When I first began reading SF and fantasy, back in the Dark Ages when I was a mere slip of a girl, one of the things I most loved about the genre was that often the tales simply engulfed the reader from page one, with no explanation of where one was or what mores to expect. I loved that sensation of sudden immersion and knowing that I knew nothing but had to trust the author to reveal as the tale unfolded.
The City Stained Red does exactly that. From the very first page, I found myself frantically swimming in a very exotic environment, accompanied by some of the most reckless protagonists I’ve ever shared a point-of-view with. I swiftly learned that most of my assumptions about who they were and what they were up to were wrong.
If you’ve followed Sam Sykes on Twitter for any length of time, you are familiar with his “Buy my book” gags. Now you can support Sam, by not only buying his book, but by becoming a supporter on Thunderclap! Details here.
Visit the author’s website to read an excerpt, discover background information on the various races and inhabitants of Cier’Djaal, and much more! Look for the print edition of The City Stained Red online and in stores this January.
- - October 28th, 2014
There are no words to express how excited I am to share the epic awesomeness that is Gail Z. Martin’s new cover! War of Shadows has it all—danger, mystery, hope, despair, and the aftermath of battle just finished… or a battle just begun. Basically, everything you could ever want in an epic fantasy.
Blaine “Mick” McFadden has scored a victory and restored the magic, but new threats rise from the wreckage of the kingdom of Donderath. While the magic remains brittle and undependable, warlords both mortal and undead vie for power, fighting for control of the ruined Continent. McFadden and his unlikely band of convict heroes must choose their allies wisely as renegade talishte take long-awaited vengeance and powerful mages seek to control Donderath’s next king. Blaine McFadden must protect those loyal to him against the coming storm, and find a way to bind magic to the will of mortals before it destroys him, because time is running out…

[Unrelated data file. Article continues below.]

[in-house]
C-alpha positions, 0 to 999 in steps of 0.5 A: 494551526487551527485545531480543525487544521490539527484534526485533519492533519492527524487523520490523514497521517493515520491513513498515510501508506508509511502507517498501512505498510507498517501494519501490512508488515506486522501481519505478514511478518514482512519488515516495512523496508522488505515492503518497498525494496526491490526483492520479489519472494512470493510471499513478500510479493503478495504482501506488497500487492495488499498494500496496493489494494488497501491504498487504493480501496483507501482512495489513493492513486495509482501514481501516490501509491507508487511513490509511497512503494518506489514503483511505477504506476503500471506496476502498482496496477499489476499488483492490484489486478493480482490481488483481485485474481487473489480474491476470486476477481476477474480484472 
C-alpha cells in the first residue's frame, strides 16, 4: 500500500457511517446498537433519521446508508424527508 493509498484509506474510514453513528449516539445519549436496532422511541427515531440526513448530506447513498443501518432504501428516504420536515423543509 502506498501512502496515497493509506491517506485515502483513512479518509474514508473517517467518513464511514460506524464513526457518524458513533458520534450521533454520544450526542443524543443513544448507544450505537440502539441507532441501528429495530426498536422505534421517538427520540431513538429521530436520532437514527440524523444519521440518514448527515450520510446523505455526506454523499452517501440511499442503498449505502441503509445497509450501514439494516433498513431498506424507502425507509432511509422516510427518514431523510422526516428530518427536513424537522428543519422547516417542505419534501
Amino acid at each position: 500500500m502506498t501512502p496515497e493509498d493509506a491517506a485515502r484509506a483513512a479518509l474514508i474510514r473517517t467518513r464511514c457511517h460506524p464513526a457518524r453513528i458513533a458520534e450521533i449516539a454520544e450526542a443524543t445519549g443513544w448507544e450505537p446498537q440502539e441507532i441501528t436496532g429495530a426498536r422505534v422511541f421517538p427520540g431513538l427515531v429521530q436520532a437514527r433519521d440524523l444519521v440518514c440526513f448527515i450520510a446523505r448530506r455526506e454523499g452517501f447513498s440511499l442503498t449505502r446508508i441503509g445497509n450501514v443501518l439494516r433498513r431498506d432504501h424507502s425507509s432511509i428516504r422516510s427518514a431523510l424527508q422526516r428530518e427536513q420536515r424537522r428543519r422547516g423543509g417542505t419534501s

War of Shadows is the third novel in the fabulous Ascendant Kingdoms Saga. If you are unfamiliar with the series, be sure to check out the first two books—ICE FORGED (US | UK | AUS), and REIGN OF ASH (US | UK | AUS)
Praise for the the Ascendant Kingdoms Saga:
” The immediate action in this story pulls the reader in… And with more than a few unexpected twists, this easy-to-follow storyline will leave the reader completely surprised and ready for the next book in the saga.”
— RT Book Reviews
“There’s plenty of action and plot embroidery, and the pages turn easily.” — Kirkus
This week is Gail Z. Martin’s annual #DaysOfTheDead blog tour! Head on over to her website to check out the cool interviews, extras, and giveaways happening all week long.
Brian Ruckley, author of THE FREE – a rip-roaring tale of action and adventure – talks about magic systems, and why they’re completely unnecessary. Except when they’re not.
While I was doing the interview I did here the other day about my new book THE FREE, I left out a heap of stuff. Because you always have to leave stuff out, right? But there were a couple of topics I’d like to have kicked around a bit more, and here’s one of them: magic systems.
Role-playing games have to have their magic systematised to some degree – defined, constrained, structured, all that – because otherwise the whole thing would get messy fast. But what’s the deal with magic systems in fantasy novels?